There are two sides to the transaction here, you’ve got the brand who are trying to find the right song, but then you’ve got the music itself and you got the band. When you talk to bands in their early stages they’re always like “Nup, I’m not going to do this, I’m not going to go out there and sell my music, I’m not going to sell my soul etc”. Is it when they see the cheque that that changes?

So, first of all, we’re never going to take somebody’s music and use it if that’s not the right thing to do, even when we do take them in we give them the choice of saying, “I don’t want to be attached to fast food or to politics” or to anything. They have the choice of where to place their music and where not to have access to their music. But I think there’s been a massive shift where there’s so many bands that have emerged and become popular through television commercials or through advertisements with brands that it’s kind of the cool thing to do now. Ten-years ago it was a sell out, it was the wrong thing to do with your music, but now that’s cool. If you have a brand that’s supporting you or if you have a brand that’s tweeting about you, putting them on their Facebook page that has 50 million following them and they’re exposing you to 50 million fans, that’s an awesome advantage for a band that no record label was ever able to offer them before. So I think brands have really come in, and are able to offer artists a whole new stream of distribution and marketing that record labels could only dream of.

And Coca Cola was one of your first major clients as well?

Yeah, Coca Cola. We had been working for a number of years before we got in with Coke but that was a relationship that quickly took off. They actually invested in our company to help us grow on a scale throughout the world and that just gave us many more large-scale opportunities to place artists. So that’s somebody where they have 50 million Facebook fans, and we’re able to get our artists on their Facebook and they’re getting millions of fans overnight. So that’s a great partner for us. But then there’s Nike or Disney or McDonalds or HTC or other brands that are really able to help our artists, depending on the demographic of the fans.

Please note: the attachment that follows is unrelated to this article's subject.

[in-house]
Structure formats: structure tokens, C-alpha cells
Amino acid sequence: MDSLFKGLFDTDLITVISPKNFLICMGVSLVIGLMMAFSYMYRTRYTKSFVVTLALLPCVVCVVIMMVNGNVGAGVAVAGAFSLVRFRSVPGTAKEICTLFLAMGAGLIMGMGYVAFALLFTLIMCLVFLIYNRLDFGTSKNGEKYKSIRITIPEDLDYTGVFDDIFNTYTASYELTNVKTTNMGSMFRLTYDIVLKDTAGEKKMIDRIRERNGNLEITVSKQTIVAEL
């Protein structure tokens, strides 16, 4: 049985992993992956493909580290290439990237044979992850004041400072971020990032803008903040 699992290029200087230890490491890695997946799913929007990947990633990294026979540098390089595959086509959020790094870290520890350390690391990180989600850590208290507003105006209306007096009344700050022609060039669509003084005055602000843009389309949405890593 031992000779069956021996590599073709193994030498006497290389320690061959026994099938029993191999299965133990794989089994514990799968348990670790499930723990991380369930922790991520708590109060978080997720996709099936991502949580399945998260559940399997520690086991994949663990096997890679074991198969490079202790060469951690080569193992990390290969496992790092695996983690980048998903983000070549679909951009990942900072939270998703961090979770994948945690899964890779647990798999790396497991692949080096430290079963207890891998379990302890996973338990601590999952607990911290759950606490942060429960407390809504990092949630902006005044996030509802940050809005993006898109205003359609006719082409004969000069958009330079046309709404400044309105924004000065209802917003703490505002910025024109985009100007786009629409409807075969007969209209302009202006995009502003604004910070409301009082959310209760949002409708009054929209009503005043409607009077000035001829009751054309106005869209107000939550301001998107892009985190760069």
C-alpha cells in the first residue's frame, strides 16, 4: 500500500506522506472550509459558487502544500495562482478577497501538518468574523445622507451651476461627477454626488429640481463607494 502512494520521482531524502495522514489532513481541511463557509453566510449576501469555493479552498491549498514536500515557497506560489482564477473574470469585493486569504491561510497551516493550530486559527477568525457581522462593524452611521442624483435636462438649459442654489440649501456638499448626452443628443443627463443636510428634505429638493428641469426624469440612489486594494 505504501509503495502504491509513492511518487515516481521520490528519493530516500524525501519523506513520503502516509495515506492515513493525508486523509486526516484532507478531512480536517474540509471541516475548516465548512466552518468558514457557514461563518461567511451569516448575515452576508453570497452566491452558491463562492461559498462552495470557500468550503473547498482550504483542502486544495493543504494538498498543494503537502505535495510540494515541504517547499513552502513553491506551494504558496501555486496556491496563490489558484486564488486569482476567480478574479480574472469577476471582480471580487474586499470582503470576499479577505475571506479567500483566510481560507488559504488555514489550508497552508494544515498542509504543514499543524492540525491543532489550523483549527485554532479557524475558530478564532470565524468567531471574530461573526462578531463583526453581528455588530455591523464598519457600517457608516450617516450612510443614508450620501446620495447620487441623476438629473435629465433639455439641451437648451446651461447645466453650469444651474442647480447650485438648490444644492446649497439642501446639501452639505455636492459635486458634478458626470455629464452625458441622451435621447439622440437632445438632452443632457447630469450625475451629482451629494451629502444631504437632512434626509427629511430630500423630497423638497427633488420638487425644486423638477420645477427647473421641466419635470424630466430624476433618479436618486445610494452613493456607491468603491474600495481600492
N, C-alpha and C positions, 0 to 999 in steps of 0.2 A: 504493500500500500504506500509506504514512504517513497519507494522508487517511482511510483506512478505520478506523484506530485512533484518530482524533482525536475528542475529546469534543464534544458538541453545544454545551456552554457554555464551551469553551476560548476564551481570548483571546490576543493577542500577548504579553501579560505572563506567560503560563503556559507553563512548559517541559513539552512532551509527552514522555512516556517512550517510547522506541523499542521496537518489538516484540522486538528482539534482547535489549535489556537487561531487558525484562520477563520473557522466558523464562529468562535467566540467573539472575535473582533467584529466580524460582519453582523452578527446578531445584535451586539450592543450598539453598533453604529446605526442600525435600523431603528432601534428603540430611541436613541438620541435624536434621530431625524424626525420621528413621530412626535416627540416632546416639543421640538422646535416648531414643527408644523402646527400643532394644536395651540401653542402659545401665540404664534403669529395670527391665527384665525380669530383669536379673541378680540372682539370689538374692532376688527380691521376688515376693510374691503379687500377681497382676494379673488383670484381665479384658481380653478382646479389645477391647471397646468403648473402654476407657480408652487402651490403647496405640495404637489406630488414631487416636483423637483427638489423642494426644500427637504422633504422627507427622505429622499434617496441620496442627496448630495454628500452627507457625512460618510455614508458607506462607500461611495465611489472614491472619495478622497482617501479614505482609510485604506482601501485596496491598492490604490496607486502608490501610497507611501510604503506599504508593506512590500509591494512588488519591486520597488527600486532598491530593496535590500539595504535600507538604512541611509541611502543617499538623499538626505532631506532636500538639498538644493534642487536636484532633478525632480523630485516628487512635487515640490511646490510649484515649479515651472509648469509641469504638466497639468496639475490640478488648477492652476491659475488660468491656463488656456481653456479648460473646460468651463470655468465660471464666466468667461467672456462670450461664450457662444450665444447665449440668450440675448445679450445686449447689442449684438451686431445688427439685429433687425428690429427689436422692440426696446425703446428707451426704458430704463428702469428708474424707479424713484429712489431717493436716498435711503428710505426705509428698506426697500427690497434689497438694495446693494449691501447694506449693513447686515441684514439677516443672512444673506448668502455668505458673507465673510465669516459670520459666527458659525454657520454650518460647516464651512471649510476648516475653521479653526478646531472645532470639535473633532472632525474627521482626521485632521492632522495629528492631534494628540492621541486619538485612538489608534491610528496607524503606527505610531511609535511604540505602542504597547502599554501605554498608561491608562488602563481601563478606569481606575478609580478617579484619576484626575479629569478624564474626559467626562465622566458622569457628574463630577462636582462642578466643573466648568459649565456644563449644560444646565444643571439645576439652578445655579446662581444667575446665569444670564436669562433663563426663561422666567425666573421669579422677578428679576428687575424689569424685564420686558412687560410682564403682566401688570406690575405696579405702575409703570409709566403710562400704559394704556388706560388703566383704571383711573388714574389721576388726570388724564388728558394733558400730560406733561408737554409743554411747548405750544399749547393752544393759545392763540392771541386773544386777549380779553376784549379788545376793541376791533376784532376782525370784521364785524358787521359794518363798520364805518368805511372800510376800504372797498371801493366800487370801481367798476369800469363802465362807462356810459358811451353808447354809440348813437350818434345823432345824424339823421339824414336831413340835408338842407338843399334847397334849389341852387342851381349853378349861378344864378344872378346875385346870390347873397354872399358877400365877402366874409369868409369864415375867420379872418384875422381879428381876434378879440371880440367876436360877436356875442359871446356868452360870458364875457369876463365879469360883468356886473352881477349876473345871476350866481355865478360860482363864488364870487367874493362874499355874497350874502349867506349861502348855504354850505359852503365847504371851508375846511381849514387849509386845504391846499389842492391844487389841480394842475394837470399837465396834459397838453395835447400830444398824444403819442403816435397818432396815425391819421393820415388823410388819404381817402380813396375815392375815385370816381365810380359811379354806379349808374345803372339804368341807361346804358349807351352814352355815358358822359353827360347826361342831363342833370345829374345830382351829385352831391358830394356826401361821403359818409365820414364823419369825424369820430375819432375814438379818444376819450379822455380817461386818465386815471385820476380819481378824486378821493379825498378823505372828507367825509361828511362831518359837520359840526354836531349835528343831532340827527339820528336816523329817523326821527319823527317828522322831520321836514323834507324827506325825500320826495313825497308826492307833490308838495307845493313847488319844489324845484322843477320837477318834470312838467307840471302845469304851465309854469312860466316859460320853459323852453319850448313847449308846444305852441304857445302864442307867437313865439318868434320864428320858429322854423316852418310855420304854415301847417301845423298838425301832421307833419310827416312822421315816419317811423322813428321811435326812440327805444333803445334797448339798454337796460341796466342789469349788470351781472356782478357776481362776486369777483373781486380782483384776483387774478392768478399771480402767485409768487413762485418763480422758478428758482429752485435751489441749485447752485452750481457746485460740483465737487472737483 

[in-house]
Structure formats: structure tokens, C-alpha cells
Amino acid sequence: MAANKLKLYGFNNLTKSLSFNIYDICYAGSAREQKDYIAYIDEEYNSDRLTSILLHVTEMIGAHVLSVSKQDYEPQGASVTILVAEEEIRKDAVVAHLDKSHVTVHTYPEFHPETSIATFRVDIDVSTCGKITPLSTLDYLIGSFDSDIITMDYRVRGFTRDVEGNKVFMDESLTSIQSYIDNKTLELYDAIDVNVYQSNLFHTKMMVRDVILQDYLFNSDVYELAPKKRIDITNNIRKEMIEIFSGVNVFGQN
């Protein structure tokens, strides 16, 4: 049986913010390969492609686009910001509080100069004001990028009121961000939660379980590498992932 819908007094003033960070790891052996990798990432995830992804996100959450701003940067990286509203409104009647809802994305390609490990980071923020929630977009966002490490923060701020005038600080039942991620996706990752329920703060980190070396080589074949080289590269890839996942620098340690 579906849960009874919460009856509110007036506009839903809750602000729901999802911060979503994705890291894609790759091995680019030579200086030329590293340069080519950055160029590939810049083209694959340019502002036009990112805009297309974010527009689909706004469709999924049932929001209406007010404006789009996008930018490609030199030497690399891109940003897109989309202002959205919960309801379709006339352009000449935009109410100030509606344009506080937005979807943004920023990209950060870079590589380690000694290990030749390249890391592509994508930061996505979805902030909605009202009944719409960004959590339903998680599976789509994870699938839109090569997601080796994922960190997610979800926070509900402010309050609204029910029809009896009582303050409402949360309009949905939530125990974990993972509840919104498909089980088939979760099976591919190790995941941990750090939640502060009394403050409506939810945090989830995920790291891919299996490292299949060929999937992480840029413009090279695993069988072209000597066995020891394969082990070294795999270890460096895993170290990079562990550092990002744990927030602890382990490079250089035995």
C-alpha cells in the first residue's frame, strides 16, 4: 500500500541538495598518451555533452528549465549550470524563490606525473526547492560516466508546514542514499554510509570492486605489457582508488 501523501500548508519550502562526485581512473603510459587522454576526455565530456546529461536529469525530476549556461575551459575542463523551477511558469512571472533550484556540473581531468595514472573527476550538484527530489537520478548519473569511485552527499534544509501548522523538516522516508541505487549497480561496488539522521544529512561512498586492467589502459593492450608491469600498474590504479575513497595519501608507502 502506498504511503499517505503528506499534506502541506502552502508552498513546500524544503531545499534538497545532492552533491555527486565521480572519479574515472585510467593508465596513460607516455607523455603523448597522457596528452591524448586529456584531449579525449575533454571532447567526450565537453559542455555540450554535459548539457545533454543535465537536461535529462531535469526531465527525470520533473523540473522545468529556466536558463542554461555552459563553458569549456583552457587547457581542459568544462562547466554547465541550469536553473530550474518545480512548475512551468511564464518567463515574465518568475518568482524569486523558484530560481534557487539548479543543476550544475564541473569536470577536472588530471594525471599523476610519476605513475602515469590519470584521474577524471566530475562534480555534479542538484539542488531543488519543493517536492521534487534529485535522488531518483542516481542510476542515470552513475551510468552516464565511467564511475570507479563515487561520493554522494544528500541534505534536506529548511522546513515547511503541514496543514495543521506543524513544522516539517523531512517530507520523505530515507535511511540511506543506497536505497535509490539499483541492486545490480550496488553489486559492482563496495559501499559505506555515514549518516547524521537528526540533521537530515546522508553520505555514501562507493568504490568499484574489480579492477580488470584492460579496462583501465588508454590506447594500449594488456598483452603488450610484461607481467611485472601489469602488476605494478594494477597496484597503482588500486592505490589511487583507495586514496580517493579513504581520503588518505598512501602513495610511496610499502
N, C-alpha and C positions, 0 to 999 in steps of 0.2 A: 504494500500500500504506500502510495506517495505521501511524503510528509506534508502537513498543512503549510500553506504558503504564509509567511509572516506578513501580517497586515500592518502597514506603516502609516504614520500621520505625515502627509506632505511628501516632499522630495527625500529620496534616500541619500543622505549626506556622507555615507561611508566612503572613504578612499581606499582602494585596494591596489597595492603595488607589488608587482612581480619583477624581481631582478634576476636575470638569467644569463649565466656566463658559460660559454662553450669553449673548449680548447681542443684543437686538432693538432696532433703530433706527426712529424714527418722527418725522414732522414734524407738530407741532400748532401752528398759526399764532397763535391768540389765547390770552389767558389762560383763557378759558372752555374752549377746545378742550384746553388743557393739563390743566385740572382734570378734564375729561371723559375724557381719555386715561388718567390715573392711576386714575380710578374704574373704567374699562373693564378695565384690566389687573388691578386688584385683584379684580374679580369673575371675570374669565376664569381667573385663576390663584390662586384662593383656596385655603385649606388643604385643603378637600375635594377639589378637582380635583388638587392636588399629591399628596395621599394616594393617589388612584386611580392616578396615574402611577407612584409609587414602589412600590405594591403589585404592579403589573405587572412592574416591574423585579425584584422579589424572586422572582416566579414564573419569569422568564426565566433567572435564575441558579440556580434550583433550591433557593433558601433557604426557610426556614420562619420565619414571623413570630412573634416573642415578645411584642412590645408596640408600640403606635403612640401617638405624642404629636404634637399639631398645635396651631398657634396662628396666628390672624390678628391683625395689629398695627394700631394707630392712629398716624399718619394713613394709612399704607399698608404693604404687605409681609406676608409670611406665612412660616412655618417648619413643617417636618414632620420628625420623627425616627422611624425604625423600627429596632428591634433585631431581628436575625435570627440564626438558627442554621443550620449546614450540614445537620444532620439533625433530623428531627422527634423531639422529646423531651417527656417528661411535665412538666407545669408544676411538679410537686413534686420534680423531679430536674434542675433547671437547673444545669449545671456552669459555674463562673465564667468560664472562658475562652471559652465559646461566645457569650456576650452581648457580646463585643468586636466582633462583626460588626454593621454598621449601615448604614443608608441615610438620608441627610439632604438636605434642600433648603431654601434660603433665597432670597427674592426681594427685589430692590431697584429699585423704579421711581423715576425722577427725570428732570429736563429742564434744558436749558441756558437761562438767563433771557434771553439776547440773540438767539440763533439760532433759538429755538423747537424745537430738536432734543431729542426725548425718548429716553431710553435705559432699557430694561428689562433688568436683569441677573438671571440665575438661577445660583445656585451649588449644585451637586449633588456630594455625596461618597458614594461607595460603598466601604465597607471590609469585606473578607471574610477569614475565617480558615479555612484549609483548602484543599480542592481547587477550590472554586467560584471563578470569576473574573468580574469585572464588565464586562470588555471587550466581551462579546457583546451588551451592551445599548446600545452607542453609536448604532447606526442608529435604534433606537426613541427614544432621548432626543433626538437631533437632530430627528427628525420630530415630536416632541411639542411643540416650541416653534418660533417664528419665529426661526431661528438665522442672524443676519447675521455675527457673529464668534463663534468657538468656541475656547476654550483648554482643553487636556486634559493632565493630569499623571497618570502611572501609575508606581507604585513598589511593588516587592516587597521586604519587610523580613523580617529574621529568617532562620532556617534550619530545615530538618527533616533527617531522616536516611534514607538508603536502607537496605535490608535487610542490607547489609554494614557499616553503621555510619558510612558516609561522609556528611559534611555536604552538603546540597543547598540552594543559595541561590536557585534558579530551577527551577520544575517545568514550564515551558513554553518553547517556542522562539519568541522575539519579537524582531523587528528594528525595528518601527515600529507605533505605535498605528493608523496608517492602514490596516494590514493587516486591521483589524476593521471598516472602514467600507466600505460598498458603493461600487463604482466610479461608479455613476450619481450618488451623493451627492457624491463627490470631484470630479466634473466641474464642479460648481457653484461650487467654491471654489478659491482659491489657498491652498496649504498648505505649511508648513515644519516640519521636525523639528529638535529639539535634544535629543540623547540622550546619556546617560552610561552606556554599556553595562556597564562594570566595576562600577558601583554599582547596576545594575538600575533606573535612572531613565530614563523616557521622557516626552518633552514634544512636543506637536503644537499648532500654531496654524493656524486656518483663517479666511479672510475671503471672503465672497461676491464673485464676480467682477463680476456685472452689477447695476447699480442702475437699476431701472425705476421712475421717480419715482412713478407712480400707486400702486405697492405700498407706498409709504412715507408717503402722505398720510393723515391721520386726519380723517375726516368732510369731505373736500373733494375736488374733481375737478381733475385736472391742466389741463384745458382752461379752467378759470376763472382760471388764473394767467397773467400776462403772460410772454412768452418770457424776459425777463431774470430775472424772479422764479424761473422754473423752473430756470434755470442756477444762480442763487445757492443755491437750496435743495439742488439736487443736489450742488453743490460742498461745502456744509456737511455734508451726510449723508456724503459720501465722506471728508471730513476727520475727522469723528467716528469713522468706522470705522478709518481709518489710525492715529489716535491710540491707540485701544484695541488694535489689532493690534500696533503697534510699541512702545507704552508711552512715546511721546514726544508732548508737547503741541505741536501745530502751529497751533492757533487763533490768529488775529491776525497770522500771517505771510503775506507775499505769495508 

Have you rapped on any other McDonalds commercials since then?

Unfortunately not, unfortunately I now have a bunch of artists who are better than myself. But I would if I got the chance.

You mentioned the idea of this being the future of the industry in terms of a business model. And it seems like the companies that are doing the best these days are the ones embracing the sync deal. The sync deal and the live side of things that seems to have been keeping the music industry afloat as we work out Spotify, and we work out this and we work out that. Now that we’re starting to work out the digital models a bit better and within five years that’s going to be where pretty much all the money for sales comes from, where do you think the sync market goes from here? How does that evolve?